There are reminders of God's lavish grace all around us. That is, if we're willing to look. As a pastor, ironically, I sometimes forget to preach the gospel to myself. While I preach the gospel to others weekly, I forget to preach it to myself more than I care to admit. This is why any opportunity to see grace in the mundane is so welcome to a forgetful heart like mine.
For the last year, the church I pastor has been restoring an old church building in hopes to make it our new campus in the near future. I’m thankful for this old building because it has continually reminded me of God's grace.
How can a brick and mortar building remind me of God’s grace?
Well, this building was at one time the “place to be.” Full of worshippers, choirs, and events. Bustling with activity and potential. But, over time, it was labeled unredeemable, unusable, not worth the trouble. It was a nice building externally, but internally it had too many problems. Who could want it?
It was put up for sale, but still, no one really wanted it because of the cost. Again, it wasn't worth it. What it needed was an outside force to see it as something beautiful and worth the cost to redeem.
So my church acquired the building and prayerfully decided it would become our future main campus. It would cost a lot of money and, over the last year, it has cost my members literal blood, sweat, and tears. Sounds a bit like the gospel, doesn't it?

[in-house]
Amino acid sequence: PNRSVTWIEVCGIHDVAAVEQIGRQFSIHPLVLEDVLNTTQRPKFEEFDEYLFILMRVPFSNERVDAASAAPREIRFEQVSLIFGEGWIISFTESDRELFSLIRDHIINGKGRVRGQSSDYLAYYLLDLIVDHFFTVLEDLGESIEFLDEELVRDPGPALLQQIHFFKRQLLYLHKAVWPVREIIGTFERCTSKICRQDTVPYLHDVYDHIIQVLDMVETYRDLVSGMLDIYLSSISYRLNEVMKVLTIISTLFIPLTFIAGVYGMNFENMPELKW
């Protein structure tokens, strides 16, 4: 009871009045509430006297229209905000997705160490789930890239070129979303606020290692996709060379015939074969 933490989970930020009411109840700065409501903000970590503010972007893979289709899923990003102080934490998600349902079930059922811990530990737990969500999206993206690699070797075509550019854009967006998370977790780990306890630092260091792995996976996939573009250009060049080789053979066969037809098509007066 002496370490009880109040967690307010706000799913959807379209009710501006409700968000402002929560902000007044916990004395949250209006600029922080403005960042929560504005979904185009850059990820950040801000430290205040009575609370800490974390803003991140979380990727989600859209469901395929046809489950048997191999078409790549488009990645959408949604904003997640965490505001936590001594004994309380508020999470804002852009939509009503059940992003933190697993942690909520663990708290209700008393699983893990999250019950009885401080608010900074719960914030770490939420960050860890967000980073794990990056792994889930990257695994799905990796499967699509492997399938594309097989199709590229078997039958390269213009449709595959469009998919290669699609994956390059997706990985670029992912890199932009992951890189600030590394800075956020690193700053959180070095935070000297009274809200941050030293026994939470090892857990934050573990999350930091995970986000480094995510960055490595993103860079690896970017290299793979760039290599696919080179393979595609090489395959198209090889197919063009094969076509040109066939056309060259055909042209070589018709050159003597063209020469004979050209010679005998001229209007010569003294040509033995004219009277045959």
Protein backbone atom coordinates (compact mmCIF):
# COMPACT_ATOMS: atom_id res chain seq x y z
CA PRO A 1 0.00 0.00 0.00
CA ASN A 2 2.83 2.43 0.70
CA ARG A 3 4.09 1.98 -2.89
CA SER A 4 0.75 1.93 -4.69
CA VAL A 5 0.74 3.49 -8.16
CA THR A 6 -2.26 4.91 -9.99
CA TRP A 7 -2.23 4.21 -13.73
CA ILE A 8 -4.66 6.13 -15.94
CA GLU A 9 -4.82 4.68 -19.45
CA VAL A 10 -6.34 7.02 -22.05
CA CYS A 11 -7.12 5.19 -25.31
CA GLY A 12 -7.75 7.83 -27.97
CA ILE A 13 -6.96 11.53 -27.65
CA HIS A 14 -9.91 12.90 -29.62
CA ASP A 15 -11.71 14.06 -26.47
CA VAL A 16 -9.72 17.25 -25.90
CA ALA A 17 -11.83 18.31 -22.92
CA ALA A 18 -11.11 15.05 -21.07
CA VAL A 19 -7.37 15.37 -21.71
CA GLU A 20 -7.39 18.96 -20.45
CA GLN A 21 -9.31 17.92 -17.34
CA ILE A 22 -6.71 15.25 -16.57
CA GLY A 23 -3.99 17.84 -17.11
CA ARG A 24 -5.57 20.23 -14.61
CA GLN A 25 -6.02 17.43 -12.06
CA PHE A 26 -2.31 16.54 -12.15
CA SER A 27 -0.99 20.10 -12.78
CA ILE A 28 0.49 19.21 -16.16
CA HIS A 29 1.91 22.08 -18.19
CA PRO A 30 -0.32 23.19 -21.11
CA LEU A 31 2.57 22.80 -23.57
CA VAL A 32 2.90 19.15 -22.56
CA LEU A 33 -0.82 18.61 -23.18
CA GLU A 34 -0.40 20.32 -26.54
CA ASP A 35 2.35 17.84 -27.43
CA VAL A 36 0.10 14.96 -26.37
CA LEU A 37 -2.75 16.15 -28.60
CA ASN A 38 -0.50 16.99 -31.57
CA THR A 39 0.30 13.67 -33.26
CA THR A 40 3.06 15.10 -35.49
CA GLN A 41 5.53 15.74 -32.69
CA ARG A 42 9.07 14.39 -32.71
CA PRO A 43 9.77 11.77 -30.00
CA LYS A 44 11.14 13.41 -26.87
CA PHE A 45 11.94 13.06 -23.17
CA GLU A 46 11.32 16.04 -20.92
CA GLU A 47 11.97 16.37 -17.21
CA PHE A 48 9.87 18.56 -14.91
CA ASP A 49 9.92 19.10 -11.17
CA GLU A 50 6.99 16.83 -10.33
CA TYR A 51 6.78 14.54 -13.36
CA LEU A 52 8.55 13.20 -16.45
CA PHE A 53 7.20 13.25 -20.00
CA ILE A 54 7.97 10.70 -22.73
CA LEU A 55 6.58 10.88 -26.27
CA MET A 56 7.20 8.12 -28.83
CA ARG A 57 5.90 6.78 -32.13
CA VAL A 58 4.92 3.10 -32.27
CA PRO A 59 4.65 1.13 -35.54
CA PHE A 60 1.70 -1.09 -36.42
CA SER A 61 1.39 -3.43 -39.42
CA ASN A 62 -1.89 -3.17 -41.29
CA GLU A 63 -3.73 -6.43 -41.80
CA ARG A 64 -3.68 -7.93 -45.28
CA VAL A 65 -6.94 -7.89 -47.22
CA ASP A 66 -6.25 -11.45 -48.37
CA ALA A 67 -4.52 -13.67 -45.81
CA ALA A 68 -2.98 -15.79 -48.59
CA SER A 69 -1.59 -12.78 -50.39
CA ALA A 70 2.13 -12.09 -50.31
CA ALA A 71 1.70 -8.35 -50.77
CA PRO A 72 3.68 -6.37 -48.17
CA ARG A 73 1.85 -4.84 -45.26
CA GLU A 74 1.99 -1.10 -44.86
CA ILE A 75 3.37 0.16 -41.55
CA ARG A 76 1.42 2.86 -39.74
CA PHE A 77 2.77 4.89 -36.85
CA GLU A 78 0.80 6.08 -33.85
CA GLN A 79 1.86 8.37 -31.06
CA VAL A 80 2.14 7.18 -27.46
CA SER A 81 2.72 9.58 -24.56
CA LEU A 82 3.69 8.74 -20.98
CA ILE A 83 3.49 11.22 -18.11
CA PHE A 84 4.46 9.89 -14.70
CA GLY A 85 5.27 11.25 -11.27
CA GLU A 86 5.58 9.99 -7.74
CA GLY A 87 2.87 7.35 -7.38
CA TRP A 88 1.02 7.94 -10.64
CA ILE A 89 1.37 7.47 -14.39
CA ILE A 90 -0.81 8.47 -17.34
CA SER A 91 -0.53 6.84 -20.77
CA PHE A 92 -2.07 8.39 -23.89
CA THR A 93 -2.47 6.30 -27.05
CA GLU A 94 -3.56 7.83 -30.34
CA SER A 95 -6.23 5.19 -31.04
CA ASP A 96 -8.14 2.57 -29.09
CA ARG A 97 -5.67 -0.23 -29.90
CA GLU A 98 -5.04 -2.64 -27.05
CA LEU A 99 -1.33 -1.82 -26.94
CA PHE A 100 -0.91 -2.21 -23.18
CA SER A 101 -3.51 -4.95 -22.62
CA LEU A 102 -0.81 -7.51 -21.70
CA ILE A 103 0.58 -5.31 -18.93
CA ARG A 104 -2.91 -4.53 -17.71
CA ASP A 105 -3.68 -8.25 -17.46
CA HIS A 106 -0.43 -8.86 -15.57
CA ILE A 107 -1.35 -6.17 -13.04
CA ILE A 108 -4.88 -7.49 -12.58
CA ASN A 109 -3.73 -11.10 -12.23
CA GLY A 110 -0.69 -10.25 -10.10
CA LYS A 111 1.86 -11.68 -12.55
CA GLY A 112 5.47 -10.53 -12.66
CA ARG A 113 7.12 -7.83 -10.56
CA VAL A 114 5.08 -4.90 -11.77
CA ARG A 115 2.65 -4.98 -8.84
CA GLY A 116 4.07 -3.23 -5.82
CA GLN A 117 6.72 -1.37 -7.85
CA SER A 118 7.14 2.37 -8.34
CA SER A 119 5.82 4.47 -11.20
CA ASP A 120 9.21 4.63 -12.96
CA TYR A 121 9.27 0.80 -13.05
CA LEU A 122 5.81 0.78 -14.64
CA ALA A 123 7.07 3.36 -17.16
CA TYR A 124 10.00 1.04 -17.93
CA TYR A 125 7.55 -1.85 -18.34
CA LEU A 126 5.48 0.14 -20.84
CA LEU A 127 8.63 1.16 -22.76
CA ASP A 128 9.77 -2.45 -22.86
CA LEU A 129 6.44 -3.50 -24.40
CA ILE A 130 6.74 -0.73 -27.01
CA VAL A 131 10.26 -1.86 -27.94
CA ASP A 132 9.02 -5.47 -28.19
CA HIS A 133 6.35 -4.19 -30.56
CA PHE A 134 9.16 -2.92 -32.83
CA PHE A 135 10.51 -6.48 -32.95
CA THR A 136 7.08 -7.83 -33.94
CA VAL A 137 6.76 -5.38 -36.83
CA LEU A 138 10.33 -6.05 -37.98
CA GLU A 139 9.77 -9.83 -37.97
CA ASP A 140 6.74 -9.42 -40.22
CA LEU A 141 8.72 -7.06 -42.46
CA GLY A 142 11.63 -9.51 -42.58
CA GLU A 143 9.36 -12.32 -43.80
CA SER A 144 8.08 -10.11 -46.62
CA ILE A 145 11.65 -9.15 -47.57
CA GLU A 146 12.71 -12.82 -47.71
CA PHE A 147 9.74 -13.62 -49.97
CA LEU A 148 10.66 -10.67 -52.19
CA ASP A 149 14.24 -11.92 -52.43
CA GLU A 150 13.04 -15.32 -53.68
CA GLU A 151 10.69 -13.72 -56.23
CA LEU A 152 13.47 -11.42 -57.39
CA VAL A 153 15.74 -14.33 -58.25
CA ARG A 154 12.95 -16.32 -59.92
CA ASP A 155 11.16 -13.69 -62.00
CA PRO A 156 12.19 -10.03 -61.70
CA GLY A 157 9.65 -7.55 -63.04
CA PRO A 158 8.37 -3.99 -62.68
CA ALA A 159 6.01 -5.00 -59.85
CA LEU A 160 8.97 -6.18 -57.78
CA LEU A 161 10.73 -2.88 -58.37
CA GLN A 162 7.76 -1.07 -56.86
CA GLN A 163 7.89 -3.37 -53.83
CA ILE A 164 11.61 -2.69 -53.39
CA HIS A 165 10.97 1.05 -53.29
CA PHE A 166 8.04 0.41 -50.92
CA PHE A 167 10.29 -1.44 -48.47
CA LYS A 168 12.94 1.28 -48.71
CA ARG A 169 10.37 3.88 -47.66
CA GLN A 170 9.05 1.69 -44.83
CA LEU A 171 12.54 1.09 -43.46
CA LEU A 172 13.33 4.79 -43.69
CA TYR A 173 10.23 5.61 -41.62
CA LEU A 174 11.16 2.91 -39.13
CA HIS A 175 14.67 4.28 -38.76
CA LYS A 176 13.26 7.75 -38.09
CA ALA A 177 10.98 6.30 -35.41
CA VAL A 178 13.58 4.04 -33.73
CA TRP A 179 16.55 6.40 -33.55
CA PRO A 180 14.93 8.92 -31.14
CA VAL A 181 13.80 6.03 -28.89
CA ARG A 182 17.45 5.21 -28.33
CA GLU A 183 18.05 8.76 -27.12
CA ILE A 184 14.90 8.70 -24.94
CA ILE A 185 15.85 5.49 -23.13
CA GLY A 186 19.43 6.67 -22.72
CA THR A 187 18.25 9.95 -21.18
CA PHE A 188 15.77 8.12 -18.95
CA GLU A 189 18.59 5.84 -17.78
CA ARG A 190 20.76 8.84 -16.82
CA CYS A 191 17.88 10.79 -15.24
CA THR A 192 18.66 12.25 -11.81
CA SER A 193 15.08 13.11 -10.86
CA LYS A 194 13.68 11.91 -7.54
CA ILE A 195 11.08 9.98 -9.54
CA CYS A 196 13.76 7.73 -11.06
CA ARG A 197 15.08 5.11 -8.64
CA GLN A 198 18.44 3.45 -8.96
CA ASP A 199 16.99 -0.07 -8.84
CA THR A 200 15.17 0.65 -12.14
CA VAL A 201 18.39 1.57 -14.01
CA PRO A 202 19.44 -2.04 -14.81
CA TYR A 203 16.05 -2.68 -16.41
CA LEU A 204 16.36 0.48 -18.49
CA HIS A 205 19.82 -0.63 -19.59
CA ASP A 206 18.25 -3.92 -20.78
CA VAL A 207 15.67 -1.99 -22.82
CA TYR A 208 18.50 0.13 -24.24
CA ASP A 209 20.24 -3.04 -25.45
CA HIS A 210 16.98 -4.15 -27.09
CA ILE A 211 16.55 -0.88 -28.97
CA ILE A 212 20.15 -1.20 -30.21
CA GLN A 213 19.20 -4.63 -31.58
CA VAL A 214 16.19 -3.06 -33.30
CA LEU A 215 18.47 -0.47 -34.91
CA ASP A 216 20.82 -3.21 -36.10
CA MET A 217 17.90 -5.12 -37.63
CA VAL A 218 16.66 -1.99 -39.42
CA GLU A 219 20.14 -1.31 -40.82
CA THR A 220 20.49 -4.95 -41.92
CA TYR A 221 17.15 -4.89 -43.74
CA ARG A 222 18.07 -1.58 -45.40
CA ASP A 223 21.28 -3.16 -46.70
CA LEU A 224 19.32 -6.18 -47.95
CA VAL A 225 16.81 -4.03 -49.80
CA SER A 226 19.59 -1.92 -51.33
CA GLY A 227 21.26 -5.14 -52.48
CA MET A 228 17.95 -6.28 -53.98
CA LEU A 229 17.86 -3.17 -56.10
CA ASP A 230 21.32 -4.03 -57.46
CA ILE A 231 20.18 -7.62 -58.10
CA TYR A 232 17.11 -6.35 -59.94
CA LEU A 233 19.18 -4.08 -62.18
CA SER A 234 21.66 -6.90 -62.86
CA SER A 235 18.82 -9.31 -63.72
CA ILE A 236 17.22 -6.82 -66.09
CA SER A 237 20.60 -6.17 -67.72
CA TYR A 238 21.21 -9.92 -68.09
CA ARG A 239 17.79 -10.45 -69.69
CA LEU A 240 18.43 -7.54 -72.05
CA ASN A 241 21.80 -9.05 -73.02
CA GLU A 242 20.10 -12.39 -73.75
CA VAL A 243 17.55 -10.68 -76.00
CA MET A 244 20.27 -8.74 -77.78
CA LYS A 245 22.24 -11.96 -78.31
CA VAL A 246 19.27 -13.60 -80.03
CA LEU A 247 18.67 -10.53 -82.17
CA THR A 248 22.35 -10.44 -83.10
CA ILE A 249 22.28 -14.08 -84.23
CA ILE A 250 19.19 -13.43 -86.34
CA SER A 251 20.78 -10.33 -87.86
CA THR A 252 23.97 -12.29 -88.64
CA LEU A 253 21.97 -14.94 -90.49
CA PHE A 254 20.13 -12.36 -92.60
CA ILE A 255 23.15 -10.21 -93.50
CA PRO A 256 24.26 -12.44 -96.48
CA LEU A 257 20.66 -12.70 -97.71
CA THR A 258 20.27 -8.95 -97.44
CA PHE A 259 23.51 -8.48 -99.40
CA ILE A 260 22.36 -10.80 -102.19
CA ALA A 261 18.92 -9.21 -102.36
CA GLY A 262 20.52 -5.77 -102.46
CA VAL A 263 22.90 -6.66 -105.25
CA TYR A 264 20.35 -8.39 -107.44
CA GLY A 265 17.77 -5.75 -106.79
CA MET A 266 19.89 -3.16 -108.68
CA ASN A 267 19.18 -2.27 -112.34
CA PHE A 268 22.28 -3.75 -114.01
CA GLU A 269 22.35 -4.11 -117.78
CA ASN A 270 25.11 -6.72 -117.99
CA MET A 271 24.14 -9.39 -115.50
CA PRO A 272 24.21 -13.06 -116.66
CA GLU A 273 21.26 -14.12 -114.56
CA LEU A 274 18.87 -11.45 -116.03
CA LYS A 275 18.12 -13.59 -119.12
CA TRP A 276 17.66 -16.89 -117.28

At times, we all forget the gospel and can conclude that we aren't worth the trouble. Outside we look fine, but inside we are such a mess. Who could want us? Relationships we place our hopes in fail to redeem us, addictions fail to fill us up, and we seem (and feel) not worth redemption.
But an outside Force has come and deemed us worthy of the trouble. Jesus sees us as something beautiful, and worthy of blood, sweat, and tears. Jesus sees our potential and, even if no one else wants us, even if others give up on us, Jesus never will. Like Paul, we might even say, “I’m the chief of sinners,” but unlike Paul, we might forget the “this is why Jesus came into the world” part.
He came into the world because He thought we were worth it. It does not matter if we think we’re worth it; He thinks we are. It does not matter who, in the past, thought that building was not worth it; we think it is.
I wonder if that building had a conscience if it would have said, “No one wants me. They look, but they pass me up. Maybe, I’m not worth much.” And maybe you think like that sometimes, too. Praise be to God that that is not true. An outside force has come and has said, “You’re worth it no matter what anyone else says, and no matter even how you feel.” I tend to forget that when I lean on my own performance and failures.
When I forget the gospel, perhaps I should remember this old brick building.